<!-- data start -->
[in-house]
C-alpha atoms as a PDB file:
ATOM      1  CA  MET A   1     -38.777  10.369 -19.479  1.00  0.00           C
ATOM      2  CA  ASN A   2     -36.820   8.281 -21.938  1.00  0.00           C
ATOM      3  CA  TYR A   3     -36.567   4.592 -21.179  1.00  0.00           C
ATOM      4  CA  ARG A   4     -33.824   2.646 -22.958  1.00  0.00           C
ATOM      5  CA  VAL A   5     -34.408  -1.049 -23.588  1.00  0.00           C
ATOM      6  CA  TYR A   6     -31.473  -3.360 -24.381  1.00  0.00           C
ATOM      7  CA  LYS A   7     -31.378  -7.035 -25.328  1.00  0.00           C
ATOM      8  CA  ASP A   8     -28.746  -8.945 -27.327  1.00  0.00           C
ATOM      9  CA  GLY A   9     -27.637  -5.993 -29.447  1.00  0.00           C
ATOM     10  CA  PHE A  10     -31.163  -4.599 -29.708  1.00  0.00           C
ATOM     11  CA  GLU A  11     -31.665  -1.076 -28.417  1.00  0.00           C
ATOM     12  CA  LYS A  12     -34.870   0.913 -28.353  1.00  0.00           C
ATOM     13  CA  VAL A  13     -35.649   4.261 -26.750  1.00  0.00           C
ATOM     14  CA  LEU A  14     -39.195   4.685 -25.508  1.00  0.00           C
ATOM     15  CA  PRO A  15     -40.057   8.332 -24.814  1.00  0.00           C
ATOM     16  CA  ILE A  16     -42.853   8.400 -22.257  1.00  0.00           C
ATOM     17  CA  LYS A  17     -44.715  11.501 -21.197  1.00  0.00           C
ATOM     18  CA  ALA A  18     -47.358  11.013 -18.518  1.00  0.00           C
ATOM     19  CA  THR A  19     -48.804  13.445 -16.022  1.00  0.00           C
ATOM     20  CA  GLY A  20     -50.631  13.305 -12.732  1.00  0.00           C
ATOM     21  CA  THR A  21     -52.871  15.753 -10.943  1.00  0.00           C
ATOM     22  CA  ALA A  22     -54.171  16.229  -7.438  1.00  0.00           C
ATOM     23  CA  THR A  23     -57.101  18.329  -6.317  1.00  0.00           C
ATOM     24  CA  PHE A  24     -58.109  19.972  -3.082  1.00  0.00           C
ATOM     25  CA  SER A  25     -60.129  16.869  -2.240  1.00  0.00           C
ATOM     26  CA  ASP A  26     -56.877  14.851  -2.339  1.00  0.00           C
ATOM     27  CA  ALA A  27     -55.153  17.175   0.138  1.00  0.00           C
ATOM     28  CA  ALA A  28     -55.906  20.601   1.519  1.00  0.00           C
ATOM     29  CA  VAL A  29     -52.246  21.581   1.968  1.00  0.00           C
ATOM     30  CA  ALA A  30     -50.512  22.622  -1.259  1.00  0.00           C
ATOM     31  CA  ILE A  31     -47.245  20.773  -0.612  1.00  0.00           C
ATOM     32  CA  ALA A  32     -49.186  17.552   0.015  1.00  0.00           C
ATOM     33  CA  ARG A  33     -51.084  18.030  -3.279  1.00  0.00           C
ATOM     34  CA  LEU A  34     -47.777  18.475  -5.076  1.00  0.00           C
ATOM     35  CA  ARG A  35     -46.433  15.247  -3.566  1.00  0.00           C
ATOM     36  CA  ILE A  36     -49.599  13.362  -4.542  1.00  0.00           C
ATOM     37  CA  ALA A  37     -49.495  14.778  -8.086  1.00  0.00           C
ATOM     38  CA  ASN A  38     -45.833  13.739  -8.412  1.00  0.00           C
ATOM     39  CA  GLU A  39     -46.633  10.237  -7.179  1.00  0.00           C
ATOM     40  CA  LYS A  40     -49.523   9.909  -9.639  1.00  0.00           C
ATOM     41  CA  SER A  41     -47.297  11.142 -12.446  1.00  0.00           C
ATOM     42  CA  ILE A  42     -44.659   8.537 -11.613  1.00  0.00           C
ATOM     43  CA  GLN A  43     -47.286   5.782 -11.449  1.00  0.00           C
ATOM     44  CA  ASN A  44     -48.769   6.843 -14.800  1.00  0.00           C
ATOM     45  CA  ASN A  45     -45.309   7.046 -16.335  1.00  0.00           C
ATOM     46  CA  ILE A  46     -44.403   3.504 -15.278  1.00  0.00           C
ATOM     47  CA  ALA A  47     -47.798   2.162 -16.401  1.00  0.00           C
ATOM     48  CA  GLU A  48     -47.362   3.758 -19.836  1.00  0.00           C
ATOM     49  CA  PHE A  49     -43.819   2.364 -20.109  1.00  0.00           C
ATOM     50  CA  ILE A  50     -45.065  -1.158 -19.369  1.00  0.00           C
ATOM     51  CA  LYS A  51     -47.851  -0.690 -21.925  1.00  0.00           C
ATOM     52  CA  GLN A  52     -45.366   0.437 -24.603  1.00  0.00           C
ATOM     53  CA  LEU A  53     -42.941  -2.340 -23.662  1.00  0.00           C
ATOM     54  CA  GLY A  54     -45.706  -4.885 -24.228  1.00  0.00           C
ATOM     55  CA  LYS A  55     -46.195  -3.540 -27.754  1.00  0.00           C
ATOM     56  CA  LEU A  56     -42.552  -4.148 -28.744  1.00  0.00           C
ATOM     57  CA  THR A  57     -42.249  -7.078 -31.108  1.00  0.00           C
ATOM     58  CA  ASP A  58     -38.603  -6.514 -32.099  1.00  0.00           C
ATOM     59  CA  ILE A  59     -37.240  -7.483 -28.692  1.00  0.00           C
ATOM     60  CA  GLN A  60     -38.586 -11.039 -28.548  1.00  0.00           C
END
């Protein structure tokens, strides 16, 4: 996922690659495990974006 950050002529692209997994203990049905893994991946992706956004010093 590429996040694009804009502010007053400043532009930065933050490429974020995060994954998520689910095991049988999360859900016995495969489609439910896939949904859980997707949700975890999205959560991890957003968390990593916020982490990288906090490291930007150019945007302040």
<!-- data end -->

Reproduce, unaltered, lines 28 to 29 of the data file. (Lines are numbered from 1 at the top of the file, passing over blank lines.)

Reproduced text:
ATOM     26  CA  ASP A  26     -56.877  14.851  -2.339  1.00  0.00           C
ATOM     27  CA  ALA A  27     -55.153  17.175   0.138  1.00  0.00           C